estimate the value of lost sales: ................................................................................................................ 28
Q11.3. If your farm or allied business has experienced production challenges (not related to labor)
as a result of the coronavirus disease (COVID-19) in the period of time between April 10th 2020 and
June 29th 2020, can those challenges be specified? (Please select all that apply) ................................. 29
Q11.6. If your farm or allied business has experienced increased demand for products as a result of
the coronavirus disease (COVID-19) in the period of time between April 10th 2020 and June 29th
2020? Please estimate the value of those effects on sales: ...................................................................... 30
Q11.8. If your farm or allied business has experienced missed bill or loan payments as a result of
the coronavirus disease (COVID-19) in the period of time between April 10th 2020 and June 29th
2020, please estimate the value of those missed payments: ................................................................... 31
Q12. Does your farm or allied business expect to experience any of the following as a result of the
coronavirus disease (COVID-19) in the 3rd Quarter of 2020 (July, August, September)? (Please
select all that apply) .................................................................................................................................. 32
Q12.1. Does your farm or allied business expect to experience changes in sales to international or
export markets (outside of the United States), as a result of the coronavirus disease (COVID-19), in
the 3rd Quarter of 2020 (July, August, September)? .............................................................................. 32
Q12.2. Does your farm or allied business expect to experience lost sales as a result of the
coronavirus disease (COVID-19) in the 3rd Quarter of 2020 (July, August, September), please
estimate the value of lost sales: ................................................................................................................ 33
Q12.3. Does your farm or allied business expect to experience production challenges (not related to
labor) as a result of the coronavirus disease (COVID-19) in the 3rd Quarter of 2020 (July, August,
September)? (Please select all that apply) ............................................................................................... 34
Q12.6. Does your farm or business expect to experience increased demand for products as a result
of the coronavirus disease (COVID-19) in the 3rd Quarter of 2020 (July, August, September)?
Please estimate the value of those effects on sales: ................................................................................. 35
Q12.8. If your farm or allied business expects to miss bill or loan payments as a result of the
coronavirus disease (COVID-19) in the 3rd Quarter of 2020 (July, August, September)? Please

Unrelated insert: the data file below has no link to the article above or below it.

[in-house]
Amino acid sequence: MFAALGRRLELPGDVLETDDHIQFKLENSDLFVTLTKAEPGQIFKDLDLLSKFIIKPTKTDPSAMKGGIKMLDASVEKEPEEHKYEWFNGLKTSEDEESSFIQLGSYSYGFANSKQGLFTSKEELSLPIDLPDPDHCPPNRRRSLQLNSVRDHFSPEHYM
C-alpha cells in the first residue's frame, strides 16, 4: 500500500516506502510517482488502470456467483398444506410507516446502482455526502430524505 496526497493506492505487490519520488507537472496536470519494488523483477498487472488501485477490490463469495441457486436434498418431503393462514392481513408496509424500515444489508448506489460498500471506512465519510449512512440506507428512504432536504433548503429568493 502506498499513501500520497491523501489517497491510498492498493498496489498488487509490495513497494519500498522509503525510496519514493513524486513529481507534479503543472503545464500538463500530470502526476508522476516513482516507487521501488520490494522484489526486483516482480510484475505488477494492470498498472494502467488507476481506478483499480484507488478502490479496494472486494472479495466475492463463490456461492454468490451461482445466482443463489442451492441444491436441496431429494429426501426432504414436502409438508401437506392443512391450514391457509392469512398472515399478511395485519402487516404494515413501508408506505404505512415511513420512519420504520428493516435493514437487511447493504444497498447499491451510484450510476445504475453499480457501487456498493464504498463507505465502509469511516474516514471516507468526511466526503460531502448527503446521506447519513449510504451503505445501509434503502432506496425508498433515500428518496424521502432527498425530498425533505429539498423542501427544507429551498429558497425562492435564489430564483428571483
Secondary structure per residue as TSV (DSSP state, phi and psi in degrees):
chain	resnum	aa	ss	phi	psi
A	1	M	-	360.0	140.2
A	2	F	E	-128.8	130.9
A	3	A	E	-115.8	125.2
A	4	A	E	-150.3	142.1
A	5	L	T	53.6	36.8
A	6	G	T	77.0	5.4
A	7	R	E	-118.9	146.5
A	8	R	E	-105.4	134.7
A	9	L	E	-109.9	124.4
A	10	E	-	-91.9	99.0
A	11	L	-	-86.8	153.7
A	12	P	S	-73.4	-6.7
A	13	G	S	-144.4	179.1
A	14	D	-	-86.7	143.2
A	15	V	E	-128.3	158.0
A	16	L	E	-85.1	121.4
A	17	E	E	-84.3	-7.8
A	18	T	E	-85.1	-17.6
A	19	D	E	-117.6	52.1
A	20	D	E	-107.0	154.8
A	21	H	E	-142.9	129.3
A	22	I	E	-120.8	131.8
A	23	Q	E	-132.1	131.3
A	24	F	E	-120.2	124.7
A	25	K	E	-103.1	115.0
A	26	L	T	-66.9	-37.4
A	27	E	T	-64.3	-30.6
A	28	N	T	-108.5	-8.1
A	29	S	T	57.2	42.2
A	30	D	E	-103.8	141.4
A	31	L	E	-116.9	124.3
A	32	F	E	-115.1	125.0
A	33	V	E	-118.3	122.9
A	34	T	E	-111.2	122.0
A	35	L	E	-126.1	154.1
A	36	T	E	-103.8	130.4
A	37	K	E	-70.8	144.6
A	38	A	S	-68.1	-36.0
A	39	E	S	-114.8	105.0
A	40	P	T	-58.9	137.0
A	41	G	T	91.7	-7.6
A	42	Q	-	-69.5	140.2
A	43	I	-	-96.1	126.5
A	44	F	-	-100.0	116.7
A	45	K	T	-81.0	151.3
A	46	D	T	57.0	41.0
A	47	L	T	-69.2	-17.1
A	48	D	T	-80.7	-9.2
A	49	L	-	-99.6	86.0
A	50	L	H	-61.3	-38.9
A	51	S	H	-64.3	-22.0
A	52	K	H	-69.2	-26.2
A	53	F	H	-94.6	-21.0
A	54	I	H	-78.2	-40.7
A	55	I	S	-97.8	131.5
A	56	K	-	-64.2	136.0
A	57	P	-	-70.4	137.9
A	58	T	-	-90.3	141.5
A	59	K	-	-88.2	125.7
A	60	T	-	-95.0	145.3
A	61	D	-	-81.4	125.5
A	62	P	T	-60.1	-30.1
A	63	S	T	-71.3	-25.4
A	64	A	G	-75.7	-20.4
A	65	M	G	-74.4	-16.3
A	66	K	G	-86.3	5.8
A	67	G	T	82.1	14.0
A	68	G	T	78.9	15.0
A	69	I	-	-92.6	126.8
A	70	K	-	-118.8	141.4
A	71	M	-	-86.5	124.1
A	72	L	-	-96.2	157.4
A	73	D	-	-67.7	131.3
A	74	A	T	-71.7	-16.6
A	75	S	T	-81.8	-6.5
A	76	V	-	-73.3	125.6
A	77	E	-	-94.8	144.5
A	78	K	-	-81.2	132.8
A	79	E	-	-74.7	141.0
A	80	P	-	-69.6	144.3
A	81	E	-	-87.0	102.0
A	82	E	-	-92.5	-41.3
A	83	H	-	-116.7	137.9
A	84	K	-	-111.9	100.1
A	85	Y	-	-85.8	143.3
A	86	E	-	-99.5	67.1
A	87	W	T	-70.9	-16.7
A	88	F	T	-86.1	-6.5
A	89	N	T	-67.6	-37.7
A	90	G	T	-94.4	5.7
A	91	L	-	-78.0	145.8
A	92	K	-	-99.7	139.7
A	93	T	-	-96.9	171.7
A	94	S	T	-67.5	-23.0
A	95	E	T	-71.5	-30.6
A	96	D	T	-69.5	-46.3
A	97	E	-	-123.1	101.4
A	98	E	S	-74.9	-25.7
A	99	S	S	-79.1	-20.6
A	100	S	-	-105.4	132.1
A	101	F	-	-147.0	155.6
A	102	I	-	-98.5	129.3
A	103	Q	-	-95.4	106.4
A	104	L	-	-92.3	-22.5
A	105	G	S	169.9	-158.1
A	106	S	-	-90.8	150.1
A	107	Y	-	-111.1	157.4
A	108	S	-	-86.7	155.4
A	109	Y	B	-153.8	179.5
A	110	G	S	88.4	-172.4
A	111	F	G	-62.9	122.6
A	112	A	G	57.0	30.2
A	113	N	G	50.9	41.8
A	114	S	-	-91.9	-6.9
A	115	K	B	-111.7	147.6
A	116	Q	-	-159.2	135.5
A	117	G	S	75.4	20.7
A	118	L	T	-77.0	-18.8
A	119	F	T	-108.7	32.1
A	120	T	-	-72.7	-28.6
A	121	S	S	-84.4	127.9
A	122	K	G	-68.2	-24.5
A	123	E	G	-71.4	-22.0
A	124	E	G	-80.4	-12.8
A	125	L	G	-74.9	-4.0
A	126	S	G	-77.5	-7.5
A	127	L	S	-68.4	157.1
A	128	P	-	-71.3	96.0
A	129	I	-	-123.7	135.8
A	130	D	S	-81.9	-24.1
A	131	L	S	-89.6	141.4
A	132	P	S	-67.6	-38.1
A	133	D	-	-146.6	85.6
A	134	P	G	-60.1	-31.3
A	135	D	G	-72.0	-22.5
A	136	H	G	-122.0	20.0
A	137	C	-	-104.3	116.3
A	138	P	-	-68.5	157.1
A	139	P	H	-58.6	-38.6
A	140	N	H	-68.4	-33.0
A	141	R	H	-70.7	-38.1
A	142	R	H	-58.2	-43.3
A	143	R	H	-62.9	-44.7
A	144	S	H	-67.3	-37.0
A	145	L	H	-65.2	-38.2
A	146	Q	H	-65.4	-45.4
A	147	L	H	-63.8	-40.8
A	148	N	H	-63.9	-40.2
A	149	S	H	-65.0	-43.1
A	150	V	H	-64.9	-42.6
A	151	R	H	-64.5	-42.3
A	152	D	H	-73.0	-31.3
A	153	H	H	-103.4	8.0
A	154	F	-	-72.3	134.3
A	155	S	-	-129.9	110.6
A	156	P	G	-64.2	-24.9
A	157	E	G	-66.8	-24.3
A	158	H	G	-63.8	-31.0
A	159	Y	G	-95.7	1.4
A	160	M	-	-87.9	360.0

estimate the value of those missed payments: ........................................................................................ 36
Q13. Without external intervention (for example, governmental assistance), will your farm or allied
business survive in the next 3 (three) months? ....................................................................................... 37
Q14. Without external intervention (for example, governmental assistance), will your farm or allied
business survive in the next 6 (six) months? ........................................................................................... 38
Q15. Without external intervention (for example, governmental assistance), will your farm or allied
business survive in the next 12 (twelve) months? ................................................................................... 38
Q16. How would you describe the current availability of cash on hand for your farm or allied
business, including financial assistance or loans? Please select how long a period the current cash
on hand will cover: .................................................................................................................................... 39
Q17. Will holding market ready product, as a result of the coronavirus disease (COVID-19), make
it less marketable? ..................................................................................................................................... 40
Q17.1. Will holding market ready product, as a result of the coronavirus disease (COVID-19),
result in: (please select all that apply) ..................................................................................................... 40
Q18. How long can your farm or allied business hold market ready product, as a result of the
coronavirus disease (COVID-19), before it becomes an issue for new crops or planting? ................. 41
Q19. Please indicate if your farm or allied business has applied for loans or financial assistance
from any of the following programs in the period of time between April 10th 2020 and June 29th
2020: (please select all that apply) ........................................................................................................... 42
Q19.1. Please indicate if your farm or allied business has received loans or financial assistance from
any of the following programs that you applied for: (please select all that apply) ............................. 43